Ali T. Kokmen writes:  

Ah, yes. I remember this series fondly. You do have to give yourself over to the atmosphere, but it’s easy to do so with this series.

I also remember the show for a few other reasons:

– for its tie-in comic “Portrait of Love” by Wendy Pini, which was beautiful;

– for demonstrating the “jump the shark” phenomenon before that phrase entered the lexicon when the show continued after Linda Hamilton left the show; and

– of course, for the Saturday Night Live parody with Vicent (Phil Hartman) and Catherine (Jan Hooks) doubledating with Demi Moore and Vincent’s-hapless-cat-faced-pal Jon Lovitz…

 
~chris writes:  

“Portrait of Love” was indeed beautiful. :-)

It may be considered sacrilegious to say so, but though the story jumped the shark after Hamilton left, her “replacement” Jo Anderson portrayed a much better character (Diana) than Hamilton’s Catherine.

 
James Schee writes:  

You know, for some reason as a kid I hated this show. I don’t even know why now, but way back then I just really disliked it and I don’t think I even watched more than a few minutes.

Maybe I’ll Netflix the first disc and see if I’ve changed my mind or at least am reminded of my hate of it.

 
Johanna writes:  

That would be cool, too, to get a contrary opinion. :)

 
Dorothy Goldstein writes:  

I watched the show faithfully when it first came out in 1987, and I was hooked. Totally. I taped all the episodes and re-watched many times over the years. It has been several years since I revisted my tapes again, and it was perfect timing, since I found out it was the 20th anniversary, found out about the wonderful Convention in Culver City, and the DVD was being released, and the CD “Of Love and Hope” was released again (I had it on cassette). The best CD ever.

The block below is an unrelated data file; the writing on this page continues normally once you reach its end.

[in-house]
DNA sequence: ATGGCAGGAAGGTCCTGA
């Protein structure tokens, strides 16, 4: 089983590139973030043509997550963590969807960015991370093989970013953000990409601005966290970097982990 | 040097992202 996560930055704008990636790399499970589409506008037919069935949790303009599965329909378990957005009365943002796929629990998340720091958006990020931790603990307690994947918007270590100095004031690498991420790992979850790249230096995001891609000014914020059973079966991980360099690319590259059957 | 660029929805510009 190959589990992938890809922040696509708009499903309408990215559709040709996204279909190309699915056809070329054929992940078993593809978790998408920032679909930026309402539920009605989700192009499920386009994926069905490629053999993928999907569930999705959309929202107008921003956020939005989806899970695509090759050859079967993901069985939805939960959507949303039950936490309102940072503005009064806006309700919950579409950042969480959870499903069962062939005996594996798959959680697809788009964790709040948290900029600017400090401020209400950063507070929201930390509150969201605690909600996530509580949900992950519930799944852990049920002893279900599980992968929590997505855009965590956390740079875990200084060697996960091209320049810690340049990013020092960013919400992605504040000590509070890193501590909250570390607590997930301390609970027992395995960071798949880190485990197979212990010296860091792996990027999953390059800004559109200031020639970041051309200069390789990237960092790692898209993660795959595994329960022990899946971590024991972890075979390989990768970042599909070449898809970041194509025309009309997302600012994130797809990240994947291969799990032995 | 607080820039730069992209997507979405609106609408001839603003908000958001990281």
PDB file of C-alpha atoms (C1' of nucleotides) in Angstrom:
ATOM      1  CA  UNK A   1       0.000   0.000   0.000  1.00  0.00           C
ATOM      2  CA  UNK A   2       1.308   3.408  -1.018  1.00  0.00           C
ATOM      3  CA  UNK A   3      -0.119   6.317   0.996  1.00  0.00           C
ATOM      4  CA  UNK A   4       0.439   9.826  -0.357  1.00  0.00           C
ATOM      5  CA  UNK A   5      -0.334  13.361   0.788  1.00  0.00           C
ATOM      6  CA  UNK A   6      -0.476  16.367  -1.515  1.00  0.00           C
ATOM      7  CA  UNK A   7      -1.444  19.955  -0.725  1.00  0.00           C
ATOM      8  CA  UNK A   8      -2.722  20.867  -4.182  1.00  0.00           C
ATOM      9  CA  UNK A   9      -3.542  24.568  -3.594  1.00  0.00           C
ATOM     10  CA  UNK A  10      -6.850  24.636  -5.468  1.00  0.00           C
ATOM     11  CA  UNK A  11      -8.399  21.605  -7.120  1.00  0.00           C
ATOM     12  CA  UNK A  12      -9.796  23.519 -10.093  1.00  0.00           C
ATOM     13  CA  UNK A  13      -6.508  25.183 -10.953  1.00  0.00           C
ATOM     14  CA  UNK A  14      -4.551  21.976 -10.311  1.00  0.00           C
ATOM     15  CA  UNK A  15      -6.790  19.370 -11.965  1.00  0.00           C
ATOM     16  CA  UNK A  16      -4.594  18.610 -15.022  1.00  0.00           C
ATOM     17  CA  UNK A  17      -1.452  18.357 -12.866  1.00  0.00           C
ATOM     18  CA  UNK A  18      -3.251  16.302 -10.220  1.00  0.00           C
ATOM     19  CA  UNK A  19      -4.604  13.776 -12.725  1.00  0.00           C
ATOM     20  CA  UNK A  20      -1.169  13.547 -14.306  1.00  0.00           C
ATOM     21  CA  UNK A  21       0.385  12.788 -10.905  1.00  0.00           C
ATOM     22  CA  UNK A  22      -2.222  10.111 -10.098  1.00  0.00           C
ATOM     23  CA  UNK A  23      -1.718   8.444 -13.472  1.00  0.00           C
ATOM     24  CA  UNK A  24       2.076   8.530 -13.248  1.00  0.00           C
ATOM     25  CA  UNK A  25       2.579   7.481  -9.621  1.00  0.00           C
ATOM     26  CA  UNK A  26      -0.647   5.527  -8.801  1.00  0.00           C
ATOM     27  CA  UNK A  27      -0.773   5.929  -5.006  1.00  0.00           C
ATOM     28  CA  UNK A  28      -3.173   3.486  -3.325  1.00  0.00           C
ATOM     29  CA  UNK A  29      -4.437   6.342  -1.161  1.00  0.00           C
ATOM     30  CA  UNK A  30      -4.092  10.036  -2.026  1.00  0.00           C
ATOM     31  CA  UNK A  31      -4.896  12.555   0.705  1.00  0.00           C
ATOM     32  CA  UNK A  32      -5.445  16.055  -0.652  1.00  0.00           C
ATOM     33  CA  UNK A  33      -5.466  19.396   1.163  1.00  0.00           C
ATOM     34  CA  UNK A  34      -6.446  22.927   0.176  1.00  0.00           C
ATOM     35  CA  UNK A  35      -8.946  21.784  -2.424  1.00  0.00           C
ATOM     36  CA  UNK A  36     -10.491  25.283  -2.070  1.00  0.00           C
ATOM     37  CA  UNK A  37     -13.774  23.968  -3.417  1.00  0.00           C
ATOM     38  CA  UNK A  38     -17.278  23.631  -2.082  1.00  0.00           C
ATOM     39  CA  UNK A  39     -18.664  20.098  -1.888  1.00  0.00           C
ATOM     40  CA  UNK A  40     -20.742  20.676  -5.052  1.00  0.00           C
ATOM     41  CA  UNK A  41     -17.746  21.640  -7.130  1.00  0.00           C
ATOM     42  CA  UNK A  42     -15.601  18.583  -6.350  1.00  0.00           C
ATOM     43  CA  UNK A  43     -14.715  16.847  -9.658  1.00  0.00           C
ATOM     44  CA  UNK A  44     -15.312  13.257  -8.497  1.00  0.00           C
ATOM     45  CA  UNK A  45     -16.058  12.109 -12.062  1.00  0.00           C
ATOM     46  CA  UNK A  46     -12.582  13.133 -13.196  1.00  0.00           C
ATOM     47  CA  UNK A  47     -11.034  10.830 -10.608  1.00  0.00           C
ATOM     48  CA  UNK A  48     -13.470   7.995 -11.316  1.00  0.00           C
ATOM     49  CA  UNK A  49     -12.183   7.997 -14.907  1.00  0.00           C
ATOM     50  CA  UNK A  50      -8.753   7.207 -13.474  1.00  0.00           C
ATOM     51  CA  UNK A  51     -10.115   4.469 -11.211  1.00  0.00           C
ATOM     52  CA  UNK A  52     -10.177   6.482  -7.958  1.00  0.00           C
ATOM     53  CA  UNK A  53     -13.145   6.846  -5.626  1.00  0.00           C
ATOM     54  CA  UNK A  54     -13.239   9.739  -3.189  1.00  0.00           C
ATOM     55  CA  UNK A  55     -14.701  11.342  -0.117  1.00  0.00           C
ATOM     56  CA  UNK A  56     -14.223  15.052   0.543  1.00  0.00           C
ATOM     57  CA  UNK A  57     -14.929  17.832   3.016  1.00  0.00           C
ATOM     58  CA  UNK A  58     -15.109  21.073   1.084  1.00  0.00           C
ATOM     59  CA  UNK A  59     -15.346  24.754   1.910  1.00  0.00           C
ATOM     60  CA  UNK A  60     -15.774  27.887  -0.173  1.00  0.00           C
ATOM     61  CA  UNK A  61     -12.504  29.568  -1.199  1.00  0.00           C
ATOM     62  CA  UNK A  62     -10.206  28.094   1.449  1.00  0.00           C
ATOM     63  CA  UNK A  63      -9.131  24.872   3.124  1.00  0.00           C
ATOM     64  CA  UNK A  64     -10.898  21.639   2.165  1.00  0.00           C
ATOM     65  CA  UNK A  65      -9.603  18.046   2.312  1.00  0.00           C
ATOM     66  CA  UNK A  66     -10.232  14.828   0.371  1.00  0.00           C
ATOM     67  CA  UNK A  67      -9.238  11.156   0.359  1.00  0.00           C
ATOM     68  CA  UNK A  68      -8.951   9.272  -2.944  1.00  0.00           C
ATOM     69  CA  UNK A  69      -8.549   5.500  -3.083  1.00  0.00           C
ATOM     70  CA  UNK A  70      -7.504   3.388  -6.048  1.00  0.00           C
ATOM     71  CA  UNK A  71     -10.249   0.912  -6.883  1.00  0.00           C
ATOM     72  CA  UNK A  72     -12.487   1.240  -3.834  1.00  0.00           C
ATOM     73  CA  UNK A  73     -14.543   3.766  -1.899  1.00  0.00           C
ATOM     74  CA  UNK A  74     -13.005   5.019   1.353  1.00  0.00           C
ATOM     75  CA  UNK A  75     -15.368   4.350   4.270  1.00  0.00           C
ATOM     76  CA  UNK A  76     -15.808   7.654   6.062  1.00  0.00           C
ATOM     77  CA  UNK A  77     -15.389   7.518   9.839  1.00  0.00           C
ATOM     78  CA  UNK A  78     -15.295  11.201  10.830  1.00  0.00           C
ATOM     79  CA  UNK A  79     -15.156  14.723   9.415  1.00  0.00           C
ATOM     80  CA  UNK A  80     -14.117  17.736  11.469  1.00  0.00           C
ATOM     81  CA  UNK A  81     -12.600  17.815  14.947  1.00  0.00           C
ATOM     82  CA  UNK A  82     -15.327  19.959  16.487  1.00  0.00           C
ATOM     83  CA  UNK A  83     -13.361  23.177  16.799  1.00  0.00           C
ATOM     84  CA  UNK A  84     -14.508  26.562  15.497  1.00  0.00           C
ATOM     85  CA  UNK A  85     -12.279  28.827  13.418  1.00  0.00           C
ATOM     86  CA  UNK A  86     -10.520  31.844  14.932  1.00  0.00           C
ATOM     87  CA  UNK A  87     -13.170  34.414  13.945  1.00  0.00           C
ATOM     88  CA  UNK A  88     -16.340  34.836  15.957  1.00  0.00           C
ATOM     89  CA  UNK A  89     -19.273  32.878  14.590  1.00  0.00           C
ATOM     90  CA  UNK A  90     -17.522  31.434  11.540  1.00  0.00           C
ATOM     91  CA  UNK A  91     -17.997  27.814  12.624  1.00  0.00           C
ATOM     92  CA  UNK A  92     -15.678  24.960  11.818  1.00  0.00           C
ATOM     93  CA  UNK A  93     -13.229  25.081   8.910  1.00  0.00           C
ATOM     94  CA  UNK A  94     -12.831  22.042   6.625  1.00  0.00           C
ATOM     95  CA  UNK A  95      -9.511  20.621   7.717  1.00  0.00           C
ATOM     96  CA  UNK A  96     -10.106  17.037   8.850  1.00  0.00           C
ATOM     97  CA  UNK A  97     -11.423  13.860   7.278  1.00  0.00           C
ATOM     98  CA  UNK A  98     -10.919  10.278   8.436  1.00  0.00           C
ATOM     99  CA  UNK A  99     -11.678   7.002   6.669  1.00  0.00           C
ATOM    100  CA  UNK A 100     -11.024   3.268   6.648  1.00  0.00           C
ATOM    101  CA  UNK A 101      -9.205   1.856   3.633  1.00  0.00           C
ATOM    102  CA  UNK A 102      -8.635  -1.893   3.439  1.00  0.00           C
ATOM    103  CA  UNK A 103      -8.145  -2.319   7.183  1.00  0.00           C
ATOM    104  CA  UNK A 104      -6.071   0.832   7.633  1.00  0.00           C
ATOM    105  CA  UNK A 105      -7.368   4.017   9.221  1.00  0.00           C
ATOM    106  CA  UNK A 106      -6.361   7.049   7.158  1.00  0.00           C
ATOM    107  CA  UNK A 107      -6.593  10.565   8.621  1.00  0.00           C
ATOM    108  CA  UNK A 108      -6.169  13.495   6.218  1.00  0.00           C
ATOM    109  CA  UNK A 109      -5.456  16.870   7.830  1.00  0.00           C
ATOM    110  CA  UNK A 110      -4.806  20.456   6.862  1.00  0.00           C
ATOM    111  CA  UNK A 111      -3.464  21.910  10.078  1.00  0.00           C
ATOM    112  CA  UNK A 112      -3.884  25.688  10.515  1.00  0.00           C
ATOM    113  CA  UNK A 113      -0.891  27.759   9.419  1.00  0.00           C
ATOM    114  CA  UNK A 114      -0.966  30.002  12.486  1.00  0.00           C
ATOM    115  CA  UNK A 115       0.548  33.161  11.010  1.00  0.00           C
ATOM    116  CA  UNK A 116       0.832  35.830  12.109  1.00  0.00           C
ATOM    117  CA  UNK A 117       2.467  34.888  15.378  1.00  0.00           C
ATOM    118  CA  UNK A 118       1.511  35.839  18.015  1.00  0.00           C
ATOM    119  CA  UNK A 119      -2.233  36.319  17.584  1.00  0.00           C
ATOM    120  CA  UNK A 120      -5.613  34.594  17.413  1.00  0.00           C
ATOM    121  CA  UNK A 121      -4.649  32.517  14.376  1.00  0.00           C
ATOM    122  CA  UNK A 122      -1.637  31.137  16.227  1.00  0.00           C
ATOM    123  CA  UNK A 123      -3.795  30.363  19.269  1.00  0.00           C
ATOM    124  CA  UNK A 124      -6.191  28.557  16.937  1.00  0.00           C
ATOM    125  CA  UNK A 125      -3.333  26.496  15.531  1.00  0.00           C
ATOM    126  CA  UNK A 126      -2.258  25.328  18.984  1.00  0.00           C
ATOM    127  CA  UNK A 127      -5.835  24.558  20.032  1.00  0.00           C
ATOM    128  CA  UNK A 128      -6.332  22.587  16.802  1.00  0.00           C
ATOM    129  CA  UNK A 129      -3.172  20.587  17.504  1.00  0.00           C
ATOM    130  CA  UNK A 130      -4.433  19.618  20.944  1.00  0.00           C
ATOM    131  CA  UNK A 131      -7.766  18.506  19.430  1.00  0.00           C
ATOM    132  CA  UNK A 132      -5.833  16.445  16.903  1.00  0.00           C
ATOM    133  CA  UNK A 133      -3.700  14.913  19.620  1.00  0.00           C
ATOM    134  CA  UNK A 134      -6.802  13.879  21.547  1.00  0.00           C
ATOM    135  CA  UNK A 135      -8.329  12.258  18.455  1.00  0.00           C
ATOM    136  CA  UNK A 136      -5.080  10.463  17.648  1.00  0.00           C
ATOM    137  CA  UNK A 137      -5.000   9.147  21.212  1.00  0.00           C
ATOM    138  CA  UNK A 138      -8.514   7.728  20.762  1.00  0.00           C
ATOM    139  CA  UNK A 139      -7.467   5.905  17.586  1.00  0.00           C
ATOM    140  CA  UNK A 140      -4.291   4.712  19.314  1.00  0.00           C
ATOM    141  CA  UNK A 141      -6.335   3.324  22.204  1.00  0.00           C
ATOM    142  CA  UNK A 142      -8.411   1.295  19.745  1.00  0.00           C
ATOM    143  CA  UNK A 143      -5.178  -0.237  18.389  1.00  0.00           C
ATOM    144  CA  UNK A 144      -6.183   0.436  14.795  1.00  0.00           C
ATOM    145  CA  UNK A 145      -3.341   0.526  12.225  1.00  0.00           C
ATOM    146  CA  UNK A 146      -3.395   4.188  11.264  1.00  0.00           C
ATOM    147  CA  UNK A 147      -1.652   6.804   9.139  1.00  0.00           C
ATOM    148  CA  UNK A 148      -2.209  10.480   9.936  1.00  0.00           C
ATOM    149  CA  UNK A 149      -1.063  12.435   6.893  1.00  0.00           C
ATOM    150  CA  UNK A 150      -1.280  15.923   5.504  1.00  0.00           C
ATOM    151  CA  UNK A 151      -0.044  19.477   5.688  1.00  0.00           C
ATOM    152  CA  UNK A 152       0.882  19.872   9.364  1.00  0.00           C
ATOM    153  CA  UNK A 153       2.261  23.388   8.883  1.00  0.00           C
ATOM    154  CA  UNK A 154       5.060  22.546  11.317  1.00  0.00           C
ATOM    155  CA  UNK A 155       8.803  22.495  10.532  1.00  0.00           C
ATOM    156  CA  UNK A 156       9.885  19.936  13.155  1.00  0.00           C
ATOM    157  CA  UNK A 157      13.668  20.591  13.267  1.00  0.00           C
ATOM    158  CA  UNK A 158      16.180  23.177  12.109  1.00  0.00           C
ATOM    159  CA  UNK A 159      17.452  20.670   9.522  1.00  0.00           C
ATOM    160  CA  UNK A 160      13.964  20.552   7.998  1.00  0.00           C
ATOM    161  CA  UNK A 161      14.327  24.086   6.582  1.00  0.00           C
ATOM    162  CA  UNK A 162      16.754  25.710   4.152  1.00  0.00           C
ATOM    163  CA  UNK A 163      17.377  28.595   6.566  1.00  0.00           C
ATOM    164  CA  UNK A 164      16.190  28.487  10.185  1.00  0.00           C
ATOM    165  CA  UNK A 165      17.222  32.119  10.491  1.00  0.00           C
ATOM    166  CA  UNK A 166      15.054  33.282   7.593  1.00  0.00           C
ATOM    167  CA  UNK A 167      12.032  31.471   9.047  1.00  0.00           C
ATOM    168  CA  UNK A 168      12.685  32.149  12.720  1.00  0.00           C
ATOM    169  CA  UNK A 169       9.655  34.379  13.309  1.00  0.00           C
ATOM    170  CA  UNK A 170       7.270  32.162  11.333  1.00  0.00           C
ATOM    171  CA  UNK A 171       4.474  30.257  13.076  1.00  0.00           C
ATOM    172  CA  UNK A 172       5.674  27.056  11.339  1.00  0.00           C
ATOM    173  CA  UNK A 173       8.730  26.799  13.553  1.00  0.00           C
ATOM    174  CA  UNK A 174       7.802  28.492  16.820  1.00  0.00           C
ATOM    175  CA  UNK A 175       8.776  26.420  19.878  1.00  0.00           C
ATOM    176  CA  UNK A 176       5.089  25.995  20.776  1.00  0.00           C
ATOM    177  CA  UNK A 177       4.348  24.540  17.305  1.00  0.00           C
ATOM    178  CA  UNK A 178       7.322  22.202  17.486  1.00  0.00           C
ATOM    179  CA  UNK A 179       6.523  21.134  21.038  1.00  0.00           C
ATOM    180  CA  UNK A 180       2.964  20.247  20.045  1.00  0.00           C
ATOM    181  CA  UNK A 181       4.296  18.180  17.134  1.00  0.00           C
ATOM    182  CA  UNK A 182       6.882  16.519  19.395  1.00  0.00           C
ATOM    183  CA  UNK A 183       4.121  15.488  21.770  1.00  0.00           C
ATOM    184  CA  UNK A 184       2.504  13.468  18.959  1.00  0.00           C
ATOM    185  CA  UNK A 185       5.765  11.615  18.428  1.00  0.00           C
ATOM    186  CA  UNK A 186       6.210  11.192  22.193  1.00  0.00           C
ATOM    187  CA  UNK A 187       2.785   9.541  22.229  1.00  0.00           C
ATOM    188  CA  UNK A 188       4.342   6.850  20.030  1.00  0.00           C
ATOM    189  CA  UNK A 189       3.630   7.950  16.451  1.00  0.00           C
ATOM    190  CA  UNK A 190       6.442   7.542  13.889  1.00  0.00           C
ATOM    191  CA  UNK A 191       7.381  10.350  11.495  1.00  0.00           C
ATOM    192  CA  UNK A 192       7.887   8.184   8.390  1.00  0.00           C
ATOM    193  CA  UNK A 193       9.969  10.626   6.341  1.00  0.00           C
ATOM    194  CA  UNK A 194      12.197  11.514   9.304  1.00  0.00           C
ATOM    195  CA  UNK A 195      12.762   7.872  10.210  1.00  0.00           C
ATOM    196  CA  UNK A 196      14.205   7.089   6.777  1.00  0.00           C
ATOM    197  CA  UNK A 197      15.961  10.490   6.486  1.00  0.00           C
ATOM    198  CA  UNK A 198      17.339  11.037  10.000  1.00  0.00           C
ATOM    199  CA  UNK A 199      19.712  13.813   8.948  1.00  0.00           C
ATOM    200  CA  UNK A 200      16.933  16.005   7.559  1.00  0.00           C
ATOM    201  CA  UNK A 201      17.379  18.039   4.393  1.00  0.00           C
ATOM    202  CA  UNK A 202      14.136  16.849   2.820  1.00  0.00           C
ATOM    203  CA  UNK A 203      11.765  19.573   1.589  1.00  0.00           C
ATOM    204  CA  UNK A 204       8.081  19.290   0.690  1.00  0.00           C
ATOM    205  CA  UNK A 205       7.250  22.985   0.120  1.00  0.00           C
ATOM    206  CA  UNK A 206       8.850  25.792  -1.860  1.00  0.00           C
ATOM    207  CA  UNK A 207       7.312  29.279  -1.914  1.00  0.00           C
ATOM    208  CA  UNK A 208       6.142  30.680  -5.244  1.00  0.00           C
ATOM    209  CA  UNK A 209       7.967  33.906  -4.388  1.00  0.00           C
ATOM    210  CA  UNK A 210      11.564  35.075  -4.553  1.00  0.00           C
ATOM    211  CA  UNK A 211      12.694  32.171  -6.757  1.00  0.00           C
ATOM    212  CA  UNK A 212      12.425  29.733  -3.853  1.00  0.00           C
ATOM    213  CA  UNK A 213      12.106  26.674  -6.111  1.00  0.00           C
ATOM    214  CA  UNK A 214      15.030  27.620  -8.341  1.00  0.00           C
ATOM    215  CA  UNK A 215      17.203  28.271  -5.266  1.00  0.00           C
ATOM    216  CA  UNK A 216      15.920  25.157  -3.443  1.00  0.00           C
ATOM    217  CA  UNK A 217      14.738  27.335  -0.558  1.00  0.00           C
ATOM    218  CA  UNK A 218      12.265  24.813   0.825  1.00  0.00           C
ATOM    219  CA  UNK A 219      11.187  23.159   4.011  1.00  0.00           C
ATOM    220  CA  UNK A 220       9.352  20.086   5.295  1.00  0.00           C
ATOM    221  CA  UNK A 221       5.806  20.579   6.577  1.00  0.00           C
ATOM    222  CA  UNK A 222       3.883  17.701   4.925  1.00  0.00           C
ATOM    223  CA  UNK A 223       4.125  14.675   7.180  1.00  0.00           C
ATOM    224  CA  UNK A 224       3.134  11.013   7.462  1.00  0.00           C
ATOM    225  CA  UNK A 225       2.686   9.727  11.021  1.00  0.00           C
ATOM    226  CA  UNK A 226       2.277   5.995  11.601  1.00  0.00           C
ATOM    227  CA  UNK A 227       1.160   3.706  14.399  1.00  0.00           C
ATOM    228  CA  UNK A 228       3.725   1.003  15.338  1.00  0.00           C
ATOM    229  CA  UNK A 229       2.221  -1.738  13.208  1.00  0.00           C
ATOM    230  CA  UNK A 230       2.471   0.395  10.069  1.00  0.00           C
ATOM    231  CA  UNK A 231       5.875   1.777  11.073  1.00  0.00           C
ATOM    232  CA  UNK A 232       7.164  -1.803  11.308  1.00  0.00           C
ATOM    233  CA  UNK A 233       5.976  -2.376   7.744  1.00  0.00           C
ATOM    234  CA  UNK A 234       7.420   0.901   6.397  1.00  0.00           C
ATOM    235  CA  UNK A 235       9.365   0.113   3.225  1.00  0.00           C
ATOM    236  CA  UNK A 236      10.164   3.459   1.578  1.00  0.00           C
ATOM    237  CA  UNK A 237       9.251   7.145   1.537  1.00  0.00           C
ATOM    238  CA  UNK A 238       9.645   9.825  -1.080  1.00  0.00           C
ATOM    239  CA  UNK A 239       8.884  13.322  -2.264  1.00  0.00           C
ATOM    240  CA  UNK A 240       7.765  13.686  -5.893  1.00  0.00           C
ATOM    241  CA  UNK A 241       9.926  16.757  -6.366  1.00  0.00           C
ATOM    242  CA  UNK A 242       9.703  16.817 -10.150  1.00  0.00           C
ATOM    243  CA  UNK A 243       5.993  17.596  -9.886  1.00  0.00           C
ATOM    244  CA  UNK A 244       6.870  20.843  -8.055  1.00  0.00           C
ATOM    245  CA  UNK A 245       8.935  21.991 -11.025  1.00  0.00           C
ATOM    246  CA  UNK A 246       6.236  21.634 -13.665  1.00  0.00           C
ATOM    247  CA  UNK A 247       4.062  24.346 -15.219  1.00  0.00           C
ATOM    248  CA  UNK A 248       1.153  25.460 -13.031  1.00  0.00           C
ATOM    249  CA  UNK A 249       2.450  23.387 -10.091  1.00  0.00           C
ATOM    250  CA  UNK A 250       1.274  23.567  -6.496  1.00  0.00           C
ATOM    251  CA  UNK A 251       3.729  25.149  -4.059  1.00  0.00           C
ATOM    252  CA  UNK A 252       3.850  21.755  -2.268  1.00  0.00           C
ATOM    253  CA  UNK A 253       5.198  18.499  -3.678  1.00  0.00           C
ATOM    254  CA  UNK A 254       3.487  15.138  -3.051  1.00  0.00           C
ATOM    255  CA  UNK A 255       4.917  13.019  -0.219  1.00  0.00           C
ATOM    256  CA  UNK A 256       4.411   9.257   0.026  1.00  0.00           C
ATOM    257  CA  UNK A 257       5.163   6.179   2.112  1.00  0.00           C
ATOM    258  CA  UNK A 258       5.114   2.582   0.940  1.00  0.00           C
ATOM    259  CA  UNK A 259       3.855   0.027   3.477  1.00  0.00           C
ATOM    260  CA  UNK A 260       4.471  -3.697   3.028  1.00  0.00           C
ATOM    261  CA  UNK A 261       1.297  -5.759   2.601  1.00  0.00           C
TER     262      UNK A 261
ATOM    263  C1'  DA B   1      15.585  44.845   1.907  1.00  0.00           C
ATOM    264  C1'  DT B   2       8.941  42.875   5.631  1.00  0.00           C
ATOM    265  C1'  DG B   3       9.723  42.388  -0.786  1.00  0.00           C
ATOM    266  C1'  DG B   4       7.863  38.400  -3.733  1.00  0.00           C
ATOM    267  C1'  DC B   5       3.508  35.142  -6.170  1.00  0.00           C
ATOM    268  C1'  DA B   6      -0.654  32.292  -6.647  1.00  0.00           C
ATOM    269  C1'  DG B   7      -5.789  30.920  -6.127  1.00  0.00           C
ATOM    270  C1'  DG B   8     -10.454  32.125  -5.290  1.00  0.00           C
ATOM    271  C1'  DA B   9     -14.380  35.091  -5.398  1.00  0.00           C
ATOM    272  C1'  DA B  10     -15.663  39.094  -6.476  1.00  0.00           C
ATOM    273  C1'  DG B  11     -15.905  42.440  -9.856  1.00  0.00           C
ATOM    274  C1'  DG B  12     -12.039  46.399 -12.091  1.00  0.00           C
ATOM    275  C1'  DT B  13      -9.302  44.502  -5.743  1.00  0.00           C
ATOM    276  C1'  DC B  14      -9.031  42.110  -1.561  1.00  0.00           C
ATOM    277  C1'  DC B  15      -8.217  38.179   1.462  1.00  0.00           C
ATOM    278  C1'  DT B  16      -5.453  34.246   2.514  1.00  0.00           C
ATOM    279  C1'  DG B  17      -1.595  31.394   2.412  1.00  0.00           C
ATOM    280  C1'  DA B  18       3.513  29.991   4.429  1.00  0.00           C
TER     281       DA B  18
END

It is not only a fantastic love story, but the music, the poetry, the tunnels, everything about it was a real fantasy land where people really cared about each other. A 2-1/2 season show will be with me always.

I have already ordered and received the 1st Season, have pre-ordered the 2nd Season which should come this week, and hopefully Season 3 will be released. I know it is a short season, but we do need to have this DVD to complete the series.

Thank you all so much for all your work and participation in Beauty and the Beast a work of excellence. We need more of this kind of writing.

 
Christopher writes:  

I disliked this show back then. I now think its one of the greatest. I been watching it every night with my wife Deb who I have to thank for buying season 1. My heart is mature enough to appreciate the characters now. I miss the 80’s and it’s lack of reality (shows).

 
kaan writes:  

im not sure but suppose wacthed when i was 5 or 6. i was like and affraid to vincent,because it was so interesting be a hero and wild lionman and later i was trying to understand,how would they do sex :) in 24 hours and 45 times:) = dead woman…now whenever i see pics of beast,i feel so sad,,perhaps i remember my childhood times :)

 
beth farmer writes:  

i think that beauty and the beast was way ahead f fanstasy and darma from its era and is a wonderful piece of art to watch now.And ive only jus begiining to watch the prgramme.

 
Bobbi writes:  

The series came on when I was fourteen and I was hooked from then on. I loved it up until they killed Cathrine’s character off. I refused to watch after that. I confess I did buy the series on DVD and I watch the final season and I tell I did not like it. I highly recommend the first and second season.